Kids are exposed to colors from birth. Toys are full of bright, bold, and cheerful colors. The grass is green. The sky is blue. Cars, restaurants, chairs, blankets, clothes are all covered in colors. Even though kids are exposed to colors for the majority of their life, it unfortunately does not mean that they ‘know’ their colors. Since kids learn best through doing, I wanted to include this hands-on color experiment to help introduce, review, or further their knowledge of colors. What I love about this activity is that it is great for a variety of ages. Preschoolers will find it fascinating and kindergarten and first graders will be just as equally enthralled.
I would typically spend the first day talking about different colors and examples of them in our world. The second day of colors we jump into the color experiment. I love books (which should be obvious by now with my weekly book lists) and I always tried to tie a book into as many science, social studies, and math topics as possible. One of my favorite books to read when teaching colors is Mix it Up by Herve Tullet. This book is the perfect introduction for a color experiment.
To set up for the activity you will need plastic containers or cups filled with red, yellow, green, and blue water. I made these by adding food dye to water. (super easy!) I also had tons of plastic containers. Rinse and keep kid’s fruit cups or applesauce containers from lunch. They are perfect for painting and activities like this one. I also have these 2 inch paint cups that are perfect for this activity too. I purchased these droppers which work great and have lasted for seven plus years. These also are great for helping kids improve their fine motor skills.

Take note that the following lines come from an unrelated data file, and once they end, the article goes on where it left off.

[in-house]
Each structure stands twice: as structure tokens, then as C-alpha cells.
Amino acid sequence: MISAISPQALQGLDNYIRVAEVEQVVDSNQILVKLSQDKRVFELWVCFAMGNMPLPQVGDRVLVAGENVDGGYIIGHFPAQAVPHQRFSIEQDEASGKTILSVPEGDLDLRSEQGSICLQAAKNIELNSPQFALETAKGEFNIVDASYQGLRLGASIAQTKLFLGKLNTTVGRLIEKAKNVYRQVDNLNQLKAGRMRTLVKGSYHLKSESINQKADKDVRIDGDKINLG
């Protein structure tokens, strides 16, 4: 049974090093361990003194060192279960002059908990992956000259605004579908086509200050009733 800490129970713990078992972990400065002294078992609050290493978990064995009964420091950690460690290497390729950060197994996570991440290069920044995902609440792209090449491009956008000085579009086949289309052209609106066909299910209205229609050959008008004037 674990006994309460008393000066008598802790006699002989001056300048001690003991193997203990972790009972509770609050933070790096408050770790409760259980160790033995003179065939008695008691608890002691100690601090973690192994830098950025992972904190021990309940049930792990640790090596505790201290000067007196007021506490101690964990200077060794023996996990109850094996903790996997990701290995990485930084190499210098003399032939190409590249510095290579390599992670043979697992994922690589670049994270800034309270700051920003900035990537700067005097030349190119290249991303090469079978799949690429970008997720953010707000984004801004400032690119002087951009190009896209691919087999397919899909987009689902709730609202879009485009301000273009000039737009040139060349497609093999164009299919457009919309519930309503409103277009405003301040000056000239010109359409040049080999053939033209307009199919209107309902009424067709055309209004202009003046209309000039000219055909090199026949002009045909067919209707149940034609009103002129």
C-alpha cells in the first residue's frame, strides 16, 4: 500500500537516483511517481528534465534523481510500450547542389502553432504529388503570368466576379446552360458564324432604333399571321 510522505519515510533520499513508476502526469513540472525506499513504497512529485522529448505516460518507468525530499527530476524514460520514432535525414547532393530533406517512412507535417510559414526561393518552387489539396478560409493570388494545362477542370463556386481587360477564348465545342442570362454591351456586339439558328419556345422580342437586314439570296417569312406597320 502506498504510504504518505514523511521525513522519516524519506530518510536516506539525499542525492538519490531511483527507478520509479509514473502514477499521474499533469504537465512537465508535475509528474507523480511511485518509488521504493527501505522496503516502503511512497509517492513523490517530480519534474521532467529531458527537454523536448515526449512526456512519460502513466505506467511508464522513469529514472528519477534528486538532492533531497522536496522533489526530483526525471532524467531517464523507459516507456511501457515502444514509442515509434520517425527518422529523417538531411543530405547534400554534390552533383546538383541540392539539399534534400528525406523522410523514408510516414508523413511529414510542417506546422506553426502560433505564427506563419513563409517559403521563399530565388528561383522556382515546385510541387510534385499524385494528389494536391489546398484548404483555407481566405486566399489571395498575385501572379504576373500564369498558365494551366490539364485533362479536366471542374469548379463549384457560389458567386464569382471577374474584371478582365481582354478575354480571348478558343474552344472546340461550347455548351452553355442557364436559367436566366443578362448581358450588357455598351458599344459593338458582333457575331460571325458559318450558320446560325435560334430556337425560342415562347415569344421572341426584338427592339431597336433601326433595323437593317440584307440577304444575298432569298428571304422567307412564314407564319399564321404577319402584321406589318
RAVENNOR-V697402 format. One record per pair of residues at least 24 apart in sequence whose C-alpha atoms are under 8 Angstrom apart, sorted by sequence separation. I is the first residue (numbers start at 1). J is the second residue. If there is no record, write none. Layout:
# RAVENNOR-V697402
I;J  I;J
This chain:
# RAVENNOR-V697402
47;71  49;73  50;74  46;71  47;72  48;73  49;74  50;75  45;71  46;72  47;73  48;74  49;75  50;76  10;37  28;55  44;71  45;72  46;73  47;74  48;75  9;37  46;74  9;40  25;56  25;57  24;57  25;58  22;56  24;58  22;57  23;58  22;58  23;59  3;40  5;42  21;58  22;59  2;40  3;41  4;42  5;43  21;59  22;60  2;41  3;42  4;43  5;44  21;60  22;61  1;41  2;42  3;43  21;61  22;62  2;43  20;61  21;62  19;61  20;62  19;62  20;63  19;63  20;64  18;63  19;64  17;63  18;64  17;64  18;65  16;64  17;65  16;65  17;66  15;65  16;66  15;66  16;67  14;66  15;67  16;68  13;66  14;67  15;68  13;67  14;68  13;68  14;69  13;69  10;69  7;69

After reading the book, jump right into the activity. Allow your children or students the opportunity to experiment with colors on their own. When I was teaching, I would walk around the room and talk to my students individually or in their small groups about what they were observing in mixing the colors. If a student or group made an important observation worth sharing with the others, we would pause for a moment to discuss and then they would go back to experimenting.
In doing this activity with my daughter, I asked her questions as she was experimenting with the different colors. We would talk about the colors she was adding together and then what color they became. After a little practice, she was able to tell me exactly what the colors made when mixed together.
For an extension to this activity, students could record their color experiment observations on a recording sheet using water colors or tempura paint. It allows them to see how the two colors combined create a new color and can easily be put into a journal for reference throughout the school year. I recommend printing it on cardstock and laminating for durability.
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